After a year I feel like Cody and I have this “hosting visitors” thing down pat…based on who you are, how much time you have with us and what you like, we can pretty easily whittle down the list of tourist attractions into a nice itinerary of things you have to see while you’re with us. However, there are a few places so synonymous with Bogotá and so crucial to experiencing the city that they make the cut no matter who you are. Andrés Carne de Res is one of those places.
Andrés Carne de Res (or simply, Andrés) began as a steak restaurant in Chía (just outside the northern boundaries of Bogotá) with a handful of tables. Over the past 30 years, it’s grown into two gigantic locations and several tiny takeaway joints to become probably one of the most famous restaurants in the country. To give you an idea of their scale, I read in an article from Condé Nast Traveller that the Chía location covers over 2.5 square miles and is able to seat 2,000 people–thank goodness it has five kitchens! They employ hundreds of cooking and serving staff, as well as entertainers and a group of artisans who hand make every single item in the restaurants, from the decorations and knick-knacks right down to each piece of tableware. If you like what you see, all the handmade articles can be found in the restaurant’s gift shops. While Andrés D.C. (located within the city of Bogotá) is smaller, the multiple levels, dining areas and dance floors provide the same atmosphere.
It’s hard to put your finger on the special ambiance of Andrés…it’s best experienced in person. The restaurant borrows its theme from Dante’s Inferno, with the different dining areas ranging from the fires of hell to the paradise of heaven. To call the decor eclectic is a ridiculous understatement–try to imagine Disneyland with an eerie, cirque de soleil-esqe vibe. Then add a dash of metal shop, a nightclub, throw in few families celebrating a graduation or birthday and that’s the best description I can muster.
We’ve been a handful of times (including during 9our very first visit to the city) and no two visits have been alike. We’ve taken a chiva (a party bus and a whole other experience in itself) to the Chía location, only to drink and dance the night away and somehow wake up in a cab outside our apartment in the wee hours of the night. We’ve spent Halloween reveling in the creepy carnival themed evening, packed liked sardines amongst locals and foreigners of all ages. During one visit with a family, we marveled at the craft tables, themed shows and climbing wall (!) designed to keep younger visitors occupied while the grown ups enjoy their meals. This past trip was to the D.C. restaurant during the Copa America where we spent a couple of hours with our besties, munching appetizers and sipping aguardiente as the rowdy fútbol fans provided a soundtrack of shouts and sighs.
But it’s not all about the massive size and visual smack in the face that Andrés provides–the food is really good too! At 60 or so pages the menu is practically a novella, so if people are keen to share we generally order for the table. If it’s your first time to Colombia and you aren’t a teetotaler, there is no way you’re getting out of a shot of aguardiente. This clear, anise flavored sugarcane brew is pretty much the most popular alcoholic beverage in Colombia.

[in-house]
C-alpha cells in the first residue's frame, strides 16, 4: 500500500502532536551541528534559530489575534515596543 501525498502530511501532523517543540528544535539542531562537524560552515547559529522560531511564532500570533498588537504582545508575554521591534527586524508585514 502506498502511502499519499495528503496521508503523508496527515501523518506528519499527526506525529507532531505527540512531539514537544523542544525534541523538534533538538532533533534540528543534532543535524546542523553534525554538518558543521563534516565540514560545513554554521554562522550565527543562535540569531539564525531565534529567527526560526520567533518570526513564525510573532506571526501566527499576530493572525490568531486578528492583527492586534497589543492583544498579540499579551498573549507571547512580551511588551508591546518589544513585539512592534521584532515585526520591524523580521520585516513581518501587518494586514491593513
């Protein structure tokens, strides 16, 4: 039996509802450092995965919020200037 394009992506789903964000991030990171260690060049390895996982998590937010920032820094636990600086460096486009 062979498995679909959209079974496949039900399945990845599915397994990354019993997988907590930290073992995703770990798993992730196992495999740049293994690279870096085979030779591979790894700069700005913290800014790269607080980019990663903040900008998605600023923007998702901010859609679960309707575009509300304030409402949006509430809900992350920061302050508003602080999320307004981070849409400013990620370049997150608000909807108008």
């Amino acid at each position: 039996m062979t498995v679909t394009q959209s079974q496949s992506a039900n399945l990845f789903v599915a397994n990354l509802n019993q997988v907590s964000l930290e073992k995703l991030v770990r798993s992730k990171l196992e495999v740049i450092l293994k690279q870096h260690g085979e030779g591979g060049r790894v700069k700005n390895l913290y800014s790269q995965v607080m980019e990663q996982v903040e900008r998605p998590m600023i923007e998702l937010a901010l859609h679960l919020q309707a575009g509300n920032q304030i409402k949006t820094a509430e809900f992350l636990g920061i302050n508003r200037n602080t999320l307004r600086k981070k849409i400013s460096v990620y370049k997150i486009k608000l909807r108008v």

When it comes to food, there are two appetizers that are an absolute must. If you’re familiar with Colombia, you’ve surely come across arepas–there are as many versions of this flatbread made from ground corn as there are regions in the country. My favorite by far is the arepa de chócolo which is made from yellow corn, sweetened and stuffed with melted cheese. In the picture below you’ll see my fingers creeping toward another of our favorites, the mixto de fritos. There are so many delicious things on the menu that must be tried, this perfect mix lets everyone get a bite.
Andrés is famous for steak, so if our group is down we share the punta anca–steak covered in bacon and served on a sizzling metal plate. People who like it rare can grab a slice straight away, or you can let your meat continue cooking until it’s done to your liking. On the side come arepas, a big salad, potatoes and a variety of chimichurri salsas. I never have the patience to take photos, so I have to give a special shout-out to our friend Taylor for the food pics!
Another important part of the Andrés vibe are the entertainers. From side-show ‘freaks’ straight out of a 1900s carnival to folks who could have stepped out of a jazz club circa 1920, there are always interesting actors roaming between the tables whose sole purpose is to interact with the customers. If you’re celebrating a special event or if it’s your first time to their restaurant, you can be sure the band will find you to sing, dance and give you a gold, blue and red sash to commemorate your visit. After nine the music turns up and people check their belongings in locked burlap sacks so they can dance between the tables worry free. I’m not sure if it was the fun of having our best friends with us, the vibe of the game or those sips of aguardiente, but I couldn’t resist getting a pic with these goaty looking guys on our way out.
If you’re curious, the Condé Nast article I mentioned above (which includes some really good photos) can be seen here. Check out this interview with founder Andrés Jaramillo if you’d like to read more about the history and philosophy behind his restaurant.